extraordinary people: half body, whole life
Monday Feb 26 21.00–22.00
This absorbing documentary retells the remarkable story of Rosemarie Siggins –an American woman who suffers from a rare genetic disorder which has led to the loss of her legs and the shortening of her spine. Having first visited her in 2005, Five’s Extraordinary People strand now catches up with Rose as she copes with the birth of her second child and deals with some pressing family business.
Rose, from Pueblo, Colorado, is a car nut – she’s been into cars, trucks and all things automotive since the age of three. She also has only half a body – but she refused to let her disability stop her from rebuilding and racing a 1968 Mustang. Born with a a rare genetic condition that meant her legs were deformed and without sensation, Rose had her legs amputated as a young child. However, she refuses to let this get in the way of living her life, even giving birth to a heathy son eight years ago.
Rose is determined to live as a full and normal a life as possible. She uses her arms and hands to get around, travelling on a skateboard at times and driving a specially adapted car which she manoeuvres using hand controls. She is grateful to her parents for making the difficult decision to have her legs amputated, rather than putting her in a wheelchair. Rose also chose not to wear the prosthetic legs her school wanted her to use, a decision which was supported by her parents. Fiercely independent, she can’t imagine life in a wheelchair, and enjoys the freedom of being able to get around by herself.
In 1999 Rose married Dave, who she had met two years earlier. When Rose learned that she was pregnant, she received little support from the medical community since nobody with her genetic condition had ever given birth before. Dr Wolfson was the only doctor not to recommend an abortion, but he did warn Rose that her extraordinary and ground-breaking pregnancy was putting her life on the line. A caesarian was performed at the top of her uterus, a more dangerous method of delivery, and a healthy boy named Luke was born.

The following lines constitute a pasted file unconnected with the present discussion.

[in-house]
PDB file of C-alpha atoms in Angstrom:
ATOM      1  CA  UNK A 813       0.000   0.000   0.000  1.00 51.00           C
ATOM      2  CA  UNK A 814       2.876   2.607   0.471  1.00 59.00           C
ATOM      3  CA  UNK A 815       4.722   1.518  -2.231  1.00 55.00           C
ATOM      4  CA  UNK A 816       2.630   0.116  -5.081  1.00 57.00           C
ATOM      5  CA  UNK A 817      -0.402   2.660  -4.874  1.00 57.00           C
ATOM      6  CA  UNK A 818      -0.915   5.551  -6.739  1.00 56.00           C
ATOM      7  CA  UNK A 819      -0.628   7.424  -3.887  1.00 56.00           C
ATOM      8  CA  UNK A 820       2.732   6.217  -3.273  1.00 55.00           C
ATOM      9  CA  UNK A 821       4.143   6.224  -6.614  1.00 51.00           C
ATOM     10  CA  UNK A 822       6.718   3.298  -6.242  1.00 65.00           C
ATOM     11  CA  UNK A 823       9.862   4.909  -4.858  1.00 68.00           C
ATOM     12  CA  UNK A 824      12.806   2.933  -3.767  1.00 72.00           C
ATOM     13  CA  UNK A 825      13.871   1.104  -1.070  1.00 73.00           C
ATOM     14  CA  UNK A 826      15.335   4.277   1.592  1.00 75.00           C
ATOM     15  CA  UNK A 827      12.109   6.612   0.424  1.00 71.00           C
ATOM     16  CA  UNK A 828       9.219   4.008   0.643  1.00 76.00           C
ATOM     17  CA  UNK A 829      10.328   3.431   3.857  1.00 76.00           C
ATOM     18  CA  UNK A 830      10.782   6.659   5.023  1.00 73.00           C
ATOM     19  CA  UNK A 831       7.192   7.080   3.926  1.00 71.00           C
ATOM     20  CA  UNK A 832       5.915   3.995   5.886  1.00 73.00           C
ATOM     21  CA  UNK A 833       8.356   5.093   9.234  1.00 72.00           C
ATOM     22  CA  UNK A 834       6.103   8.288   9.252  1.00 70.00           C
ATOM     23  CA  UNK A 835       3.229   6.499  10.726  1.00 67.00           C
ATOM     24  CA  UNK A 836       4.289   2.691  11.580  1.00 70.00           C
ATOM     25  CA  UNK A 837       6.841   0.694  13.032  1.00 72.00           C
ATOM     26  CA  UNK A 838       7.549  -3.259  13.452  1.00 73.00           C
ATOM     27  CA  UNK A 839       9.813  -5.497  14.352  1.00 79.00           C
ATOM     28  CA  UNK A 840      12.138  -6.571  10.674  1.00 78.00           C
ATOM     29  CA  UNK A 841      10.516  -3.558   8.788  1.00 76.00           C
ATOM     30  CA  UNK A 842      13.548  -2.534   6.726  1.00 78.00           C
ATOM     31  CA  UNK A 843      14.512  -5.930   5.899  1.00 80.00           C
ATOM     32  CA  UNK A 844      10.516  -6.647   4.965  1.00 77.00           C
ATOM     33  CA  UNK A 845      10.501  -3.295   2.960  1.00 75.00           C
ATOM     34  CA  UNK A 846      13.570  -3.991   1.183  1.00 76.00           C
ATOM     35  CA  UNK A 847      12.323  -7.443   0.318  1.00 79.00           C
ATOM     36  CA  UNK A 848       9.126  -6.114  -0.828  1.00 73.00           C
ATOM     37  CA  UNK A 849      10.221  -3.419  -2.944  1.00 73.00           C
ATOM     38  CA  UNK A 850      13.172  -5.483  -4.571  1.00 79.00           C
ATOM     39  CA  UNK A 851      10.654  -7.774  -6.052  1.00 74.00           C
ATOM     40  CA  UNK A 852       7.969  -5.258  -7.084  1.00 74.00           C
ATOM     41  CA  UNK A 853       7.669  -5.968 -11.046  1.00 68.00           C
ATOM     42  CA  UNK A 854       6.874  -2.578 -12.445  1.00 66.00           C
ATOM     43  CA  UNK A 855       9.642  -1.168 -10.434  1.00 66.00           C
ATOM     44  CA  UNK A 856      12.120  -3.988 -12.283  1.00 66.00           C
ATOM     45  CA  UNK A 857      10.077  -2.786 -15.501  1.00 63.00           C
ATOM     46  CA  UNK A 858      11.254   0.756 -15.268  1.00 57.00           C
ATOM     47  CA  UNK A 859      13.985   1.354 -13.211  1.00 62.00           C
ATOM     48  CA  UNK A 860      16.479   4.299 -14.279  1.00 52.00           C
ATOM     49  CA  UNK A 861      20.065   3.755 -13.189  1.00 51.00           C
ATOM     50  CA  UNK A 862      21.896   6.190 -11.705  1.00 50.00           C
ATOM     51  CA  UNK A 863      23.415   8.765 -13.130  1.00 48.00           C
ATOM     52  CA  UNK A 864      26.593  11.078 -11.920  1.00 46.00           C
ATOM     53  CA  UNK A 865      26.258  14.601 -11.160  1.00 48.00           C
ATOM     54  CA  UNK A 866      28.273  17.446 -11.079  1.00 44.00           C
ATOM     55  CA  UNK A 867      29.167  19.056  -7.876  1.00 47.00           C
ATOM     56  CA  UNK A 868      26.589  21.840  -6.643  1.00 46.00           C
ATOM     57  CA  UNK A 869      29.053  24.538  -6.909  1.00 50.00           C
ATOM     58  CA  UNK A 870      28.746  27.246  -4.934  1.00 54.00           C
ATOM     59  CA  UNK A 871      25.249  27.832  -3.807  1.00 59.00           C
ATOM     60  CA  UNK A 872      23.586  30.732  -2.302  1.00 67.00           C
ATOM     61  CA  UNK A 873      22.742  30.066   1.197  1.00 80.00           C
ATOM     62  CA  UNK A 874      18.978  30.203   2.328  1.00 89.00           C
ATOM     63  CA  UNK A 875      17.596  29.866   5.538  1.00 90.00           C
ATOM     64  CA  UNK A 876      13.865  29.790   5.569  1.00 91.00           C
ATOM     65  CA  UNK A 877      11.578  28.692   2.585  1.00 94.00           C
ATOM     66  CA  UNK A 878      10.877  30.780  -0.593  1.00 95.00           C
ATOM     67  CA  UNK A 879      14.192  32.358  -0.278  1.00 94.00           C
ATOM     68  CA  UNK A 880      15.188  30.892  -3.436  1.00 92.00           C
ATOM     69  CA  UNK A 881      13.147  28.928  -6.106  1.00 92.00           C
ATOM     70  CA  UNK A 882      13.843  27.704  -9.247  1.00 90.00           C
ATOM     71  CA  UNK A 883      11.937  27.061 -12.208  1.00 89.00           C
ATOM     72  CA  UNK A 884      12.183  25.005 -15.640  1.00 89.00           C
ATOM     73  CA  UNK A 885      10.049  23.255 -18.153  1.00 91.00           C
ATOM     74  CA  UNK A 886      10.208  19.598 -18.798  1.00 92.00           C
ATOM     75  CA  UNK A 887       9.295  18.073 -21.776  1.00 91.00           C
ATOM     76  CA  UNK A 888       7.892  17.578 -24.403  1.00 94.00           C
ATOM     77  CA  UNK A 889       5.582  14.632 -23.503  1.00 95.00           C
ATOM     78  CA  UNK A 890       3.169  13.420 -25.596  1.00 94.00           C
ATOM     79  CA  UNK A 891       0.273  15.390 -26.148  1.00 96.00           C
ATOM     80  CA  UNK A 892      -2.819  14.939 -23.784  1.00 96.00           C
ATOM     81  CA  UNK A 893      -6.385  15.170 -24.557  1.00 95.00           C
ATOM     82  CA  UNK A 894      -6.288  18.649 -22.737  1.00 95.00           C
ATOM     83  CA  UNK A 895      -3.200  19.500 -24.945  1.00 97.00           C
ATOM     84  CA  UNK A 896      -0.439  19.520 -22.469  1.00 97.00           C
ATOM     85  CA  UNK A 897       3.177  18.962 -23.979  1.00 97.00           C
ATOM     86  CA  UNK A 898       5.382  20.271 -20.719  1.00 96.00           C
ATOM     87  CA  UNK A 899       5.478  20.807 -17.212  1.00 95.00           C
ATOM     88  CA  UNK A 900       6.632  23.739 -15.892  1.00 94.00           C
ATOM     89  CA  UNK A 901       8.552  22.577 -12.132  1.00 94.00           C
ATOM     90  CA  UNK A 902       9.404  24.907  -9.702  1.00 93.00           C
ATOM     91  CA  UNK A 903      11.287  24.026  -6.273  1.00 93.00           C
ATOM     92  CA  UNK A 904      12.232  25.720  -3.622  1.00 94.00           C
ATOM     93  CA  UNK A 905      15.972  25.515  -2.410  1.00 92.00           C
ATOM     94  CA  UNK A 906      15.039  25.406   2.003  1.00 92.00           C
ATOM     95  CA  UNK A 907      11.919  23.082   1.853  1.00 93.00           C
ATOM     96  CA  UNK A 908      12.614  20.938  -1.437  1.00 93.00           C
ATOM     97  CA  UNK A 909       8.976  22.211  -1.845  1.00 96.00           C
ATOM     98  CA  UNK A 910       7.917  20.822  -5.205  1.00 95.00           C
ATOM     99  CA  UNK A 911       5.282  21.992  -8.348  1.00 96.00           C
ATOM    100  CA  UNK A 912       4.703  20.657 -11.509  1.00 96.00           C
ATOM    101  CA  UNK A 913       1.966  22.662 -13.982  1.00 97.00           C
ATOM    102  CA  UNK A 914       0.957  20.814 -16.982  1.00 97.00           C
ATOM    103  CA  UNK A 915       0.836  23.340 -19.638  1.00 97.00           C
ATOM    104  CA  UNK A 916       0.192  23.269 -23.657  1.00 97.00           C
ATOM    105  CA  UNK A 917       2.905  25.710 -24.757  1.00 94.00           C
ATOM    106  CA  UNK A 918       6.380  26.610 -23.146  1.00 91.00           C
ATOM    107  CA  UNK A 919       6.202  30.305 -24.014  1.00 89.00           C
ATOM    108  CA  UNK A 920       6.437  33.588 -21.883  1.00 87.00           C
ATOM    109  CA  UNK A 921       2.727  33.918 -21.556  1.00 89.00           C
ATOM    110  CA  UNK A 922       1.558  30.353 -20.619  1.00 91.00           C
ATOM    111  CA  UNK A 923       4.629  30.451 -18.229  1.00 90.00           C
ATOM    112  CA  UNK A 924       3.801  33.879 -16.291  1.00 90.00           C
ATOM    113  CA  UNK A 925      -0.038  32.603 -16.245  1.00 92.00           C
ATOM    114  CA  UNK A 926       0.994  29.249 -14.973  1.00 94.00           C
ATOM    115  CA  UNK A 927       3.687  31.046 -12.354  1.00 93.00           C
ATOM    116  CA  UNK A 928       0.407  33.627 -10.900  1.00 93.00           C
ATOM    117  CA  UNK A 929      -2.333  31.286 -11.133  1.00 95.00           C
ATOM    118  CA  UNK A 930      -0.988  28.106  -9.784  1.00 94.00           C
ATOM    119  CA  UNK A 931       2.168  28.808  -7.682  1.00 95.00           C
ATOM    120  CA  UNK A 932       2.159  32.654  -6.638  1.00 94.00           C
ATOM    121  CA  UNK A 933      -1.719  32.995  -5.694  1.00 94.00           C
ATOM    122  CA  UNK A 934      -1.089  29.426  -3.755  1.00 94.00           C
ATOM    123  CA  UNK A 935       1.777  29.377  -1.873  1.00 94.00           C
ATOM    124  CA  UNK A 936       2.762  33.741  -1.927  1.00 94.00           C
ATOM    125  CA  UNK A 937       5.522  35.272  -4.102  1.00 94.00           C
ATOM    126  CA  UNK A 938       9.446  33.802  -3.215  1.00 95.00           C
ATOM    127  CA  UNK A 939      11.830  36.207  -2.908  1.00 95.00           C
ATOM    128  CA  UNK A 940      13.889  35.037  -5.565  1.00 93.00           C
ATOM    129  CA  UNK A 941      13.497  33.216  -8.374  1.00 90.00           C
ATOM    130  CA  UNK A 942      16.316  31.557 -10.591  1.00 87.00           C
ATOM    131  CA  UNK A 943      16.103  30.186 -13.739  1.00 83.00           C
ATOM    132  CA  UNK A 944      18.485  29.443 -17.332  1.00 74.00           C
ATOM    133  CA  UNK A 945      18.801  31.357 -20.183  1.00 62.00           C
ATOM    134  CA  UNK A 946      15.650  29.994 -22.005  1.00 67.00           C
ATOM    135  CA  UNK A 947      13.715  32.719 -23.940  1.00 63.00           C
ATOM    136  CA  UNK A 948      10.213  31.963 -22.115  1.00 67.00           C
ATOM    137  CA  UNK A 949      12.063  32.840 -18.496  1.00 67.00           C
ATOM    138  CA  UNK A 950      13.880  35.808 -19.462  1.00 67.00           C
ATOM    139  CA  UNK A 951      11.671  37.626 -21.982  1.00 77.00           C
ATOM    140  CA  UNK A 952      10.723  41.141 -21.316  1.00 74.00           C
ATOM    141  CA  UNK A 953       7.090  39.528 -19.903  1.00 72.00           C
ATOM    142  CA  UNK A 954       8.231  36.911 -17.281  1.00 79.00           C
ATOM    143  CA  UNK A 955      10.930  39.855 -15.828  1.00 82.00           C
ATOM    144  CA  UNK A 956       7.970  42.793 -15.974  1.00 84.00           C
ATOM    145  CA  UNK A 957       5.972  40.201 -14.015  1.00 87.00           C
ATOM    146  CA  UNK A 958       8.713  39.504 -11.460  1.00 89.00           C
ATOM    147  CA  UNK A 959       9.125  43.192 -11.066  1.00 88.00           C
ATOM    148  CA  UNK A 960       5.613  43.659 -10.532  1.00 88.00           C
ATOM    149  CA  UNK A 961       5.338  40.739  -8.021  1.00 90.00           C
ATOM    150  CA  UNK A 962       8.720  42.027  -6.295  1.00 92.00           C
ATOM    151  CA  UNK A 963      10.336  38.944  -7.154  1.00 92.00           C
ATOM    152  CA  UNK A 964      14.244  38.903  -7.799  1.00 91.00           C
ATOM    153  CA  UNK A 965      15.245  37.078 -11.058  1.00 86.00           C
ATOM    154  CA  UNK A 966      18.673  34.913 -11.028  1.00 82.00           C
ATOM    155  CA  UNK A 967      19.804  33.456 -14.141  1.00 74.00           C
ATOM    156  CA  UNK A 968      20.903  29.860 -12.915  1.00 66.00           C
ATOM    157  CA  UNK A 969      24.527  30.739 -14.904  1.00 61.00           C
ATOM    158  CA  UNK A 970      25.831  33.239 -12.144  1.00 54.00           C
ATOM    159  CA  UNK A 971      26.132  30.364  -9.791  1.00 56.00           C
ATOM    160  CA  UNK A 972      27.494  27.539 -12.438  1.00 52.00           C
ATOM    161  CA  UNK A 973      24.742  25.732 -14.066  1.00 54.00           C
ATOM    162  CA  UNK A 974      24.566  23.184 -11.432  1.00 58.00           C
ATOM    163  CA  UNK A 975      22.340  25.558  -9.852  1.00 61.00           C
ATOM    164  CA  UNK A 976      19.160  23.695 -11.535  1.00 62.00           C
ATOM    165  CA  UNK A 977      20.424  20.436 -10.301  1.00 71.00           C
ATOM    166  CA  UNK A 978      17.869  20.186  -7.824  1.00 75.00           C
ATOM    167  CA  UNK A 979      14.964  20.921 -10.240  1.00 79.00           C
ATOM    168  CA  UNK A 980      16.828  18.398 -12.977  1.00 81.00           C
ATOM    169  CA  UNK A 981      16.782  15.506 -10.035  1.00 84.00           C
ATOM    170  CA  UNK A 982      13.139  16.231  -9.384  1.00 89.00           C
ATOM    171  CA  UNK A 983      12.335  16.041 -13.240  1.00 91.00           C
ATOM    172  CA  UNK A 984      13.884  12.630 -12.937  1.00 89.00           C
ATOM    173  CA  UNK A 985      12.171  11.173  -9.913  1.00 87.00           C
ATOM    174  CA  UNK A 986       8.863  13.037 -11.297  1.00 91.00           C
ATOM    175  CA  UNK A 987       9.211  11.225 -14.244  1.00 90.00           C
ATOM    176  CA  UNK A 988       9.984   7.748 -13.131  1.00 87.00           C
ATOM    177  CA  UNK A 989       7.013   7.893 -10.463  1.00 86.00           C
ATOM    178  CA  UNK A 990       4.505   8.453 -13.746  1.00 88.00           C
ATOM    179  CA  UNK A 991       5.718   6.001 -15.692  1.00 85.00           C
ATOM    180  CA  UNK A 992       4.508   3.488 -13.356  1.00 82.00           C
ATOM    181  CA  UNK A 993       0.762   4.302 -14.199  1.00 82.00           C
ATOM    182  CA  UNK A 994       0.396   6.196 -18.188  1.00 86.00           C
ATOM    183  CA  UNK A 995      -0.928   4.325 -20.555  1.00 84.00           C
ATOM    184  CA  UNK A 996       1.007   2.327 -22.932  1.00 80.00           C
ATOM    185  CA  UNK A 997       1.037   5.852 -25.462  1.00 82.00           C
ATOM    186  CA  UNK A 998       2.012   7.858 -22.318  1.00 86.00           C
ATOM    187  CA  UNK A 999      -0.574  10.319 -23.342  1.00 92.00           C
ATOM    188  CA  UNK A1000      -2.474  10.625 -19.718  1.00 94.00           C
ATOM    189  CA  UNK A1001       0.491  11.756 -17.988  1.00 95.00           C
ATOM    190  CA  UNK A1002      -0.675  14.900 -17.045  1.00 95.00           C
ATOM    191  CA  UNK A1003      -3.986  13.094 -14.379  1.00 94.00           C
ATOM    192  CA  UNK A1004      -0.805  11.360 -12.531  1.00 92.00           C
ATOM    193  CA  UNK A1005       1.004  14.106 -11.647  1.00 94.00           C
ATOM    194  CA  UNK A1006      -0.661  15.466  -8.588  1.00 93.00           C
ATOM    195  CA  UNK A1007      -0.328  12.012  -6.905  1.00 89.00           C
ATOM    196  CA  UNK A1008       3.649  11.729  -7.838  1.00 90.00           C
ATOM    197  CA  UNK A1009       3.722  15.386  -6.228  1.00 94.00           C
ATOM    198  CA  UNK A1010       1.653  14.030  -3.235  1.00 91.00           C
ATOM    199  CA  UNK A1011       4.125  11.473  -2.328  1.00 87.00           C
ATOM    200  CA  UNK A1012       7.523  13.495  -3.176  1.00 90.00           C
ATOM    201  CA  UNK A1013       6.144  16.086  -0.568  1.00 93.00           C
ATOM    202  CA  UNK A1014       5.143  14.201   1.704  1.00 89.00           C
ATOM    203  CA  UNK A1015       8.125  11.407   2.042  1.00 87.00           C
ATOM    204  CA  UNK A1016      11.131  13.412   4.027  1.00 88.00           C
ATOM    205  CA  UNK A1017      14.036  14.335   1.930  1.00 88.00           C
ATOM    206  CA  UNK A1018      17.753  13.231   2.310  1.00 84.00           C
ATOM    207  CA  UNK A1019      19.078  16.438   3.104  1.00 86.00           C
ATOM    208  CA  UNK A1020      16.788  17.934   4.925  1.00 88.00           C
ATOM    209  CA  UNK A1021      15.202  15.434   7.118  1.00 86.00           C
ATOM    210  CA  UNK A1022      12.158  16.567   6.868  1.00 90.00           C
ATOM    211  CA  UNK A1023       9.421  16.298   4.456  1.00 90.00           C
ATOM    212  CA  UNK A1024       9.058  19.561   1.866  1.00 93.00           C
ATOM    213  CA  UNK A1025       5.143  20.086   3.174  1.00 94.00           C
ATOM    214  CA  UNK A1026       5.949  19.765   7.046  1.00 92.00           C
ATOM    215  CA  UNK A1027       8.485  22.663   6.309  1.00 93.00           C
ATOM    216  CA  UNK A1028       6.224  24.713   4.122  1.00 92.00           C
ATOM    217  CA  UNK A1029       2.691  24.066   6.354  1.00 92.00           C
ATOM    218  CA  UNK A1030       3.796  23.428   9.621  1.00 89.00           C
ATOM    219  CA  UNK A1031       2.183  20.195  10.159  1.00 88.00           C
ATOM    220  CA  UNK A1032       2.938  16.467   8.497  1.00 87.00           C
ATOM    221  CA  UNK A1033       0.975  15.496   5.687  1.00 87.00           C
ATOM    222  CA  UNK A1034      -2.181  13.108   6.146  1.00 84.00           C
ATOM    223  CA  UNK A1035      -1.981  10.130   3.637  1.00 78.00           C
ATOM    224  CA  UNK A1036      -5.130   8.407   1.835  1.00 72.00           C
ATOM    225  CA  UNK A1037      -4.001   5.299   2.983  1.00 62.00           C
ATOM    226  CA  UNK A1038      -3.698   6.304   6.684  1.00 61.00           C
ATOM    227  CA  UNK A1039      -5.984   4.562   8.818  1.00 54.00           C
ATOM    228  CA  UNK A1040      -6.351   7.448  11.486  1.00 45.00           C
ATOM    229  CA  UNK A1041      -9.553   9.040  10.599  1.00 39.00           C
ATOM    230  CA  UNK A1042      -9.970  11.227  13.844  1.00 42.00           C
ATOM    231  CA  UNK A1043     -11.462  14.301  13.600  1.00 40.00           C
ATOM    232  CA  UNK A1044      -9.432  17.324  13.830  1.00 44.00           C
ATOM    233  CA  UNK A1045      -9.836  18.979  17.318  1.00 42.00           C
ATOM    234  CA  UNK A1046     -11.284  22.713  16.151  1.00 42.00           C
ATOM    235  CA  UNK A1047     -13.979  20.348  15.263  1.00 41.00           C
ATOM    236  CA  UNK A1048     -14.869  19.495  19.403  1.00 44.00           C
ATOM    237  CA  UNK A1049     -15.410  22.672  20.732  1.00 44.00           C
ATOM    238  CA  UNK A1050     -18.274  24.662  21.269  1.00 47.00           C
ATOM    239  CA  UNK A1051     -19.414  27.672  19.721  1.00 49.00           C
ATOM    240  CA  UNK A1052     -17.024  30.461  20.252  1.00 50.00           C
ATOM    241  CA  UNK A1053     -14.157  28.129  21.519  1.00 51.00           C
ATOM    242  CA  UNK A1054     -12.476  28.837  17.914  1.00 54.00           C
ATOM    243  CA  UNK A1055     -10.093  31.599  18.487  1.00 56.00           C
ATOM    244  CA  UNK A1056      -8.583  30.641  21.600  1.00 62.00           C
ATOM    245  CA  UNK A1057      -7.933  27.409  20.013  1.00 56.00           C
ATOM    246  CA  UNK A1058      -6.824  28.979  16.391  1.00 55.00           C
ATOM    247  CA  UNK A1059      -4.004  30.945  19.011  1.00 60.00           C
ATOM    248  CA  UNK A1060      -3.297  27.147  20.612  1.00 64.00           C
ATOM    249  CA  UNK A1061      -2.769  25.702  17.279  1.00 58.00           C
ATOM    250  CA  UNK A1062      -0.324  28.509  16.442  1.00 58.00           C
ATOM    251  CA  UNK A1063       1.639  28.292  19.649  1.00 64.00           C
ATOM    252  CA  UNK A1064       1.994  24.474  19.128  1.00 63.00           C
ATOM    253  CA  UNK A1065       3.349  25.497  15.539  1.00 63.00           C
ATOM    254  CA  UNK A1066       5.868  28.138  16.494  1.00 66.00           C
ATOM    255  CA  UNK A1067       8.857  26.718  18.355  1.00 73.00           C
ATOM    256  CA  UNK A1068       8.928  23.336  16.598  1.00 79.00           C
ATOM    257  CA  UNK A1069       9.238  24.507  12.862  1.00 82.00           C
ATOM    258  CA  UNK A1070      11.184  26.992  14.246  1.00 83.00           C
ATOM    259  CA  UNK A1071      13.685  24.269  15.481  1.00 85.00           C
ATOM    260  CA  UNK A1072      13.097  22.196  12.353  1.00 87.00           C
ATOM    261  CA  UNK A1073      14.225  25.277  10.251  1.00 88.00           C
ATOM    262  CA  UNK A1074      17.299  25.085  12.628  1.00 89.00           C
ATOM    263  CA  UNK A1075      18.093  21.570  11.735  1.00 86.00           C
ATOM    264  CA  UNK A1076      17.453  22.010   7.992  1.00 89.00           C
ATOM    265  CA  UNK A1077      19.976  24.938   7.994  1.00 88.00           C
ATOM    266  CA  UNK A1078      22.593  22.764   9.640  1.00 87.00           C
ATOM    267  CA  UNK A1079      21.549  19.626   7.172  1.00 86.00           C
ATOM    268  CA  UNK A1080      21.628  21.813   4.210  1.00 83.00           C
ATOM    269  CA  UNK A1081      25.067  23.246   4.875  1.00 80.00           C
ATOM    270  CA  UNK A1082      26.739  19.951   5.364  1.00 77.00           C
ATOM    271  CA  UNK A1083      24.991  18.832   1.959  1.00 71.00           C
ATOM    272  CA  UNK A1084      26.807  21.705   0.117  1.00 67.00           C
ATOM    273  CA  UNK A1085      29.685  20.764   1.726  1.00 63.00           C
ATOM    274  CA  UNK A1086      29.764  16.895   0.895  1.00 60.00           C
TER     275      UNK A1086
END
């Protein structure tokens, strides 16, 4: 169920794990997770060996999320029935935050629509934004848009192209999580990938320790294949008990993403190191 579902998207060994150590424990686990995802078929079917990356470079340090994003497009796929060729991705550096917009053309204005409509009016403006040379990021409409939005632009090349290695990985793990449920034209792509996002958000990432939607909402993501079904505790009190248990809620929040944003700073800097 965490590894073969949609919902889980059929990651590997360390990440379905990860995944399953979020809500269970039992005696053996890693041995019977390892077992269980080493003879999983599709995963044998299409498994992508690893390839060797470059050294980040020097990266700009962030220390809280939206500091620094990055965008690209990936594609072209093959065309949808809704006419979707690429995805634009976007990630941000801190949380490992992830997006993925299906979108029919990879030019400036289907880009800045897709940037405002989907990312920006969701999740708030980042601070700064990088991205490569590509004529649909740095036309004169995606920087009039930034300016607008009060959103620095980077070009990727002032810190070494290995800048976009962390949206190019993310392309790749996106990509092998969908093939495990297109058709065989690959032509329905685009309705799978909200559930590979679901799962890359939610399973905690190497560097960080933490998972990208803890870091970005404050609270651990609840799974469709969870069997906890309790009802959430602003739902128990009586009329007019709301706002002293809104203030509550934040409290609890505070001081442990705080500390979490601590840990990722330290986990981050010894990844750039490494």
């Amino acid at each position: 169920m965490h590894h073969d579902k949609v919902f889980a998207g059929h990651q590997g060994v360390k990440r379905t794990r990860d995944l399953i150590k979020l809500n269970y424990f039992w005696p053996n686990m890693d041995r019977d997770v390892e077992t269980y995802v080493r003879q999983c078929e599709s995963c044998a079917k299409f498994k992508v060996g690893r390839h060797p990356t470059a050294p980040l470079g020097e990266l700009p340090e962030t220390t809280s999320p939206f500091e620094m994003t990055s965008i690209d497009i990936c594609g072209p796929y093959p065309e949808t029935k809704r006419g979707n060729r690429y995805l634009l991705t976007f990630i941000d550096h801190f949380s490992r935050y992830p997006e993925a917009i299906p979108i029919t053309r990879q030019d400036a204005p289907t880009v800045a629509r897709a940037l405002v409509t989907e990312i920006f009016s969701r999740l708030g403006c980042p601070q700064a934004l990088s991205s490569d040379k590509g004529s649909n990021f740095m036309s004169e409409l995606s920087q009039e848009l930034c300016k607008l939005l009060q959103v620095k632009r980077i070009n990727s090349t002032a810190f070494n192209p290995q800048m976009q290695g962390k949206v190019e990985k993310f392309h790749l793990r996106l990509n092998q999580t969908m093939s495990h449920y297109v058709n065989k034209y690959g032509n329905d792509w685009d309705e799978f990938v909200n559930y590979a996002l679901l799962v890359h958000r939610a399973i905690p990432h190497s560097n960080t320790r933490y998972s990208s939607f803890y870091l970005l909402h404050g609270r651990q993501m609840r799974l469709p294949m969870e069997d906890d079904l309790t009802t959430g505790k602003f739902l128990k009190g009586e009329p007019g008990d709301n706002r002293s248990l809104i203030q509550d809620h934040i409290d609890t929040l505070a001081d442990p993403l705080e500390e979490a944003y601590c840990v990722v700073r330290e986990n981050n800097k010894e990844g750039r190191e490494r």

The joy of Luke’s birth was followed by tragedy when Rose’s mother was diagnosed with terminal cancer. Rose’s mother had held the family together, and Rose felt that her support system had disappeared. She and Dave moved back to the family home to take care of her father, who has Alzheimer’s and schizophrenia; and her adult brother Jimmy, who has a mental age of eight and is prone to violent outbursts.
Rose, however, is a woman who won’t take no for an answer. Having already had a baby against medical advice, she went on to become pregnant again and gave birth to a daughter. But soon after, she fell into a depression when she was confined to bed. Now Rose encounters fresh concerns over her mobility, with the aches and pains caused by the immense strain on her arms leading her doctor to take a series of X-rays. With these images, we can now see Rose’s incredible physiology from the inside for the first time.
Since her mother’s death, Rose has been getting used to being the centre of the family, and she now needs to take care of some pressing emotional business. The cameras follow Rose as she takes her ailing father on a once-in-a-lifetime road trip to meet his long-lost brother and a branch of the family Rose has never met. And at home, she takes the first steps to rebuilding her relationship with her own brother, Jimmy.